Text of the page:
Whether the style choice is funky eclectic or Zen-holistic, the vast array of upscale options now available is redefining the bath accessory and hardware market. Manufacturers recently interviewed by Kitchen & Bath Design News say the ever-growing array of choices isn’t just about consumers spending more time in the bath these days. Rather, they’re spending that time differently than they did 10 years ago, changing both the role of the bath in the home and the type of products in demand The emerging trends in bath accessories and hardware go hand-in-hand with larger bath trends, where manufacturers have seen a warmer palette and a call for much more attention to detail than in the past. Overall coordination of bath products and finishes is also a key element of today’s designs, though quality and personalization are also essential.
“People are paying more attention to good design overall,” observes Michael Isaacs, president of Mico Designs, Ltd. in Chicago, IL. “They don’t want the generic things anymore.”
Charles Fishman, president of Cool-Lines USA in Hewlett, NY, agrees. “It used to be a little willy-nilly. You could put brass hinges on a cabinet and still use a chrome faucet. [But now] there’s more attention to detail,” says Fishman.
As a result, there’s more choice in finishes and accessories than ever before, manufacturers concur. “We live in a very large, pluralistic market….
Demographics are changing. The market is very fragmented in terms of some of these products,” adds Ed Detgen, director of marketing for Danze, Inc., Woodridge, IL.
All the Trimmings
While many manufacturers are content to present their hardware and accessories as a complement to pre-existing sink and faucet lines, some manufacturers, like Sonia America, Inc. in Sunrise, FL, are hoping to set the bar with their products.
“We have certain accessories that are going to be coming out in the future that I know have no faucets in mind,” says Jody Rosenberg, the firm’s national sales manager.
However, in a world of bath accessory choices that, to the consumer, can seem infinite, many manufacturers are hoping to help define those choices and make it easier for the consumer to come up with a style strategy.
For example, most of Sonia’s debut products are minimalist, with very clean lines. But Rosenberg doesn’t believe his market is limited to the coasts or to densely populated urban areas.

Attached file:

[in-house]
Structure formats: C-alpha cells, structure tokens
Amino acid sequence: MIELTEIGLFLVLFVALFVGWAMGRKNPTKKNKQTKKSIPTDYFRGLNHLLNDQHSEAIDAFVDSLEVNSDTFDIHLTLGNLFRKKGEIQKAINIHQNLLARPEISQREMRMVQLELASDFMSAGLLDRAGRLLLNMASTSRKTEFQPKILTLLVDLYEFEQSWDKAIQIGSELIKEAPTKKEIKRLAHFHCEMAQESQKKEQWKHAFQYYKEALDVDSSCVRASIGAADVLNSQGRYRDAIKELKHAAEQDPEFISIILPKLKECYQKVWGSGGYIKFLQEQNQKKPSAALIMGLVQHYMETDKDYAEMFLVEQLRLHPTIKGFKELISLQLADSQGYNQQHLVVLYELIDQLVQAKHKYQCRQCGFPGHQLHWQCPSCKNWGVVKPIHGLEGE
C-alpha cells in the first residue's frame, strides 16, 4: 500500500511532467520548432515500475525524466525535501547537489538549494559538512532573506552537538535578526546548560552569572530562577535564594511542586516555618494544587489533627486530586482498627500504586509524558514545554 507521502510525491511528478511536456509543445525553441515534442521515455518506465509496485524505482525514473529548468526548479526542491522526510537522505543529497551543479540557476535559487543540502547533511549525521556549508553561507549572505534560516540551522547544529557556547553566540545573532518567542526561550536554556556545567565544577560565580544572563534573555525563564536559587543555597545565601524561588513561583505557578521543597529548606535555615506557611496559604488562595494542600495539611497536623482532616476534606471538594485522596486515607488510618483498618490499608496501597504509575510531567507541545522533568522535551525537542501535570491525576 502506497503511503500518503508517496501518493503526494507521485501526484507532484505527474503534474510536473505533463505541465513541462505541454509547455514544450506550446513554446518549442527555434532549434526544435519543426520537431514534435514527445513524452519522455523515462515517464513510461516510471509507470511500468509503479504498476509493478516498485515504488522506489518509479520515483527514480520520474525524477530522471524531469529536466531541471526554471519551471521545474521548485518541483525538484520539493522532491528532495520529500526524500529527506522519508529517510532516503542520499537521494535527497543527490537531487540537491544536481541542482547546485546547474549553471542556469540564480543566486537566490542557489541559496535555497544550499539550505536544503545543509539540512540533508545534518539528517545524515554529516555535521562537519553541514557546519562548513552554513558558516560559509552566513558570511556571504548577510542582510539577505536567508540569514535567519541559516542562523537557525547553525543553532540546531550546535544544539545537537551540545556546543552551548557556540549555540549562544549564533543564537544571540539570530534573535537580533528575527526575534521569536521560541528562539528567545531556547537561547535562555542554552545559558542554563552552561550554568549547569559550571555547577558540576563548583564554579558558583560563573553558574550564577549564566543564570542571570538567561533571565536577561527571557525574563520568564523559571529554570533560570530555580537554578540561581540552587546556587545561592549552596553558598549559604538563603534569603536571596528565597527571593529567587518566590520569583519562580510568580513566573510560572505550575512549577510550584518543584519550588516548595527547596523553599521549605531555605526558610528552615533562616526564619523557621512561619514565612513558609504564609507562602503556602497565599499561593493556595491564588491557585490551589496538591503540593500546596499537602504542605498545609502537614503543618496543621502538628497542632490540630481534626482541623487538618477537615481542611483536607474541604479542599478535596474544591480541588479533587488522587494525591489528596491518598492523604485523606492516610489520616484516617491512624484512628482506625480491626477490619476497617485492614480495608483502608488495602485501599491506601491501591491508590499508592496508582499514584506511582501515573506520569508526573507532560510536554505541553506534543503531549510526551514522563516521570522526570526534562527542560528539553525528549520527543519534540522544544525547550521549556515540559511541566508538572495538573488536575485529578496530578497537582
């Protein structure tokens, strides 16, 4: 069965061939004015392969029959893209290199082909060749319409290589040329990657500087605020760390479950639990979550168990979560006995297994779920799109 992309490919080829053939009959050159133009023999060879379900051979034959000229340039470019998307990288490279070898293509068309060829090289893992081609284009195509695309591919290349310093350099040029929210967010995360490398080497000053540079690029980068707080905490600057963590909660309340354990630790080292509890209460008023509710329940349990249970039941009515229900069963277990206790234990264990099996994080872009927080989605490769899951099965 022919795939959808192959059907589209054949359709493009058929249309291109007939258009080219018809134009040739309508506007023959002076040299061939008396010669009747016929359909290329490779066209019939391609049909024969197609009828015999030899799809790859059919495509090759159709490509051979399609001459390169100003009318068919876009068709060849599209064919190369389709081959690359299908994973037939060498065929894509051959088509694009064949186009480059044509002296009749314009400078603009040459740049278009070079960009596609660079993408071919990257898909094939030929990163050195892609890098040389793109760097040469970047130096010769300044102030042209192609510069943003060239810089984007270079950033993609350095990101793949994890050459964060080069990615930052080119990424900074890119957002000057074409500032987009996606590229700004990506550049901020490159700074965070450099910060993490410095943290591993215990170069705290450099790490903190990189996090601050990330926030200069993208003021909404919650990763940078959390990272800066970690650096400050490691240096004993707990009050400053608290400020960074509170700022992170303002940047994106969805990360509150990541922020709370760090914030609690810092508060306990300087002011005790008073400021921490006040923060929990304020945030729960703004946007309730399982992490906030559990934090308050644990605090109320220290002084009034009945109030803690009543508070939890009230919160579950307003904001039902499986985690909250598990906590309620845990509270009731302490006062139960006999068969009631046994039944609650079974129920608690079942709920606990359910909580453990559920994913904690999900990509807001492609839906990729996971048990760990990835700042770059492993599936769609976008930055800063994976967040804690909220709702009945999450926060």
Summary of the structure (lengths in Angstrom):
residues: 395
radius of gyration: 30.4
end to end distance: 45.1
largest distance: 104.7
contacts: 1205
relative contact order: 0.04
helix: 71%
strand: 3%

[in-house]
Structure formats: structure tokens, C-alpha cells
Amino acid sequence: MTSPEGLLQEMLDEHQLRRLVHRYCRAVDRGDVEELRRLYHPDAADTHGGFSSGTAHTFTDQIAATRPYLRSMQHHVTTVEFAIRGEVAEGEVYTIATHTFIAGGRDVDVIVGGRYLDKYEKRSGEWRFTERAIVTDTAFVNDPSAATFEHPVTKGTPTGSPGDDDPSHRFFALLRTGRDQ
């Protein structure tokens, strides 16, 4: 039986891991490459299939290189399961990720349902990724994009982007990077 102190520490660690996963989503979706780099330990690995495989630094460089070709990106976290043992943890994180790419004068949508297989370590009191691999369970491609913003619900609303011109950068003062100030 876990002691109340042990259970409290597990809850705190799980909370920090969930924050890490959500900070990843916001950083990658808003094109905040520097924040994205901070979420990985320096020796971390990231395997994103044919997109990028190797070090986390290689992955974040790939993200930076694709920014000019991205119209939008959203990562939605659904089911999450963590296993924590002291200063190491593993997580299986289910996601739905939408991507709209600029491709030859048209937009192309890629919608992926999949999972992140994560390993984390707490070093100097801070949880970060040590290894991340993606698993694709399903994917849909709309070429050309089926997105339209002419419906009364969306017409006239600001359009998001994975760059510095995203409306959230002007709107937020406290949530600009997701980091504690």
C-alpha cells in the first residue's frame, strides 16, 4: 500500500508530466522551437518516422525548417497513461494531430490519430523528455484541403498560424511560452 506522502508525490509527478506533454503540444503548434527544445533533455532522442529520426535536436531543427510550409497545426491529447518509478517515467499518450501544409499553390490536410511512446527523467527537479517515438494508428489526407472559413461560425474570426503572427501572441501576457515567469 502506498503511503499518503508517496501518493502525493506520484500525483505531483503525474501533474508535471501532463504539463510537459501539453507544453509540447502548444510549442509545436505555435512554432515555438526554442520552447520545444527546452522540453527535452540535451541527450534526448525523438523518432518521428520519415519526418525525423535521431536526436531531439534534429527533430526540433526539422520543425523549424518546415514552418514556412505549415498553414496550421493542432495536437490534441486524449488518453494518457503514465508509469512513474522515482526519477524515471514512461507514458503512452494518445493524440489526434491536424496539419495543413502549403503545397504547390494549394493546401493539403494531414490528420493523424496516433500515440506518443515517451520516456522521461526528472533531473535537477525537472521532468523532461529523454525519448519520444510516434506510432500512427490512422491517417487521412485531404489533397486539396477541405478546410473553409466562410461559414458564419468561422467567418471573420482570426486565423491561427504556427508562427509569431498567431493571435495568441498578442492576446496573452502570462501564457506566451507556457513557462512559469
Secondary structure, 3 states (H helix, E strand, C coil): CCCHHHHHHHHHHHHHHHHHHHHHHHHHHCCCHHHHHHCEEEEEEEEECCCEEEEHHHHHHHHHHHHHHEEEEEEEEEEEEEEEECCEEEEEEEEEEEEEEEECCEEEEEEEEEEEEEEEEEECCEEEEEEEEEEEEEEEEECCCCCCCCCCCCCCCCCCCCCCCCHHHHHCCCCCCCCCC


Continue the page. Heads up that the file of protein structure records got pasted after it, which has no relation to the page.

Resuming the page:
“Some of the up-and-coming areas for us are the Carolinas and Georgia,” Rosenberg notes.
In contrast, Brian Grant, senior product and brand manager for Creative Specialties International, a div. of Moen, in North Olmsted, OH, sees a continued strong presence in traditional styles, with a secondary transitional influence.
Avi Abel, general manager at Watermark Designs, Ltd. in Brooklyn, NY, agrees, noting the fact that Watermark is selling a lot of contemporary styles, but in traditional finishes. “It’s a way for people to make that transition from traditional to contemporary,” he says, “but without the stylistic risk that contemporary entails.”
In response to consumers’ desire for both plenty of style choices and the freedom to mix and match at any time, Susan Zimmerman, founder/owner of Nifty Nob, Inc. in St. Louis, MO, is launching the Basic Shapes Collection, which includes themes ranging from Art Deco to Tuscan. She believes this collection speaks directly to consumers’ desire to personalize their environment without having to change every last thing.
“I’m finding people will mix and match virtually anything,” comments Rosenberg. “You can have the softer side on your cabinets and then a little bit more flash in your accessories, and it works well together, as long as it is within the same tones.”
And while Rosenberg sees a demand for eclectic products and mix-and-match freedom, other manufacturers are seeing a different trend. For instance, Grant points to Moen’s new line of bath accessories designed to match the company’s faucets, which allows consumers to create a fully coordinated look throughout the bath. “We have one collection with matching drawer pulls, cabinet knobs, everything,” says Grant.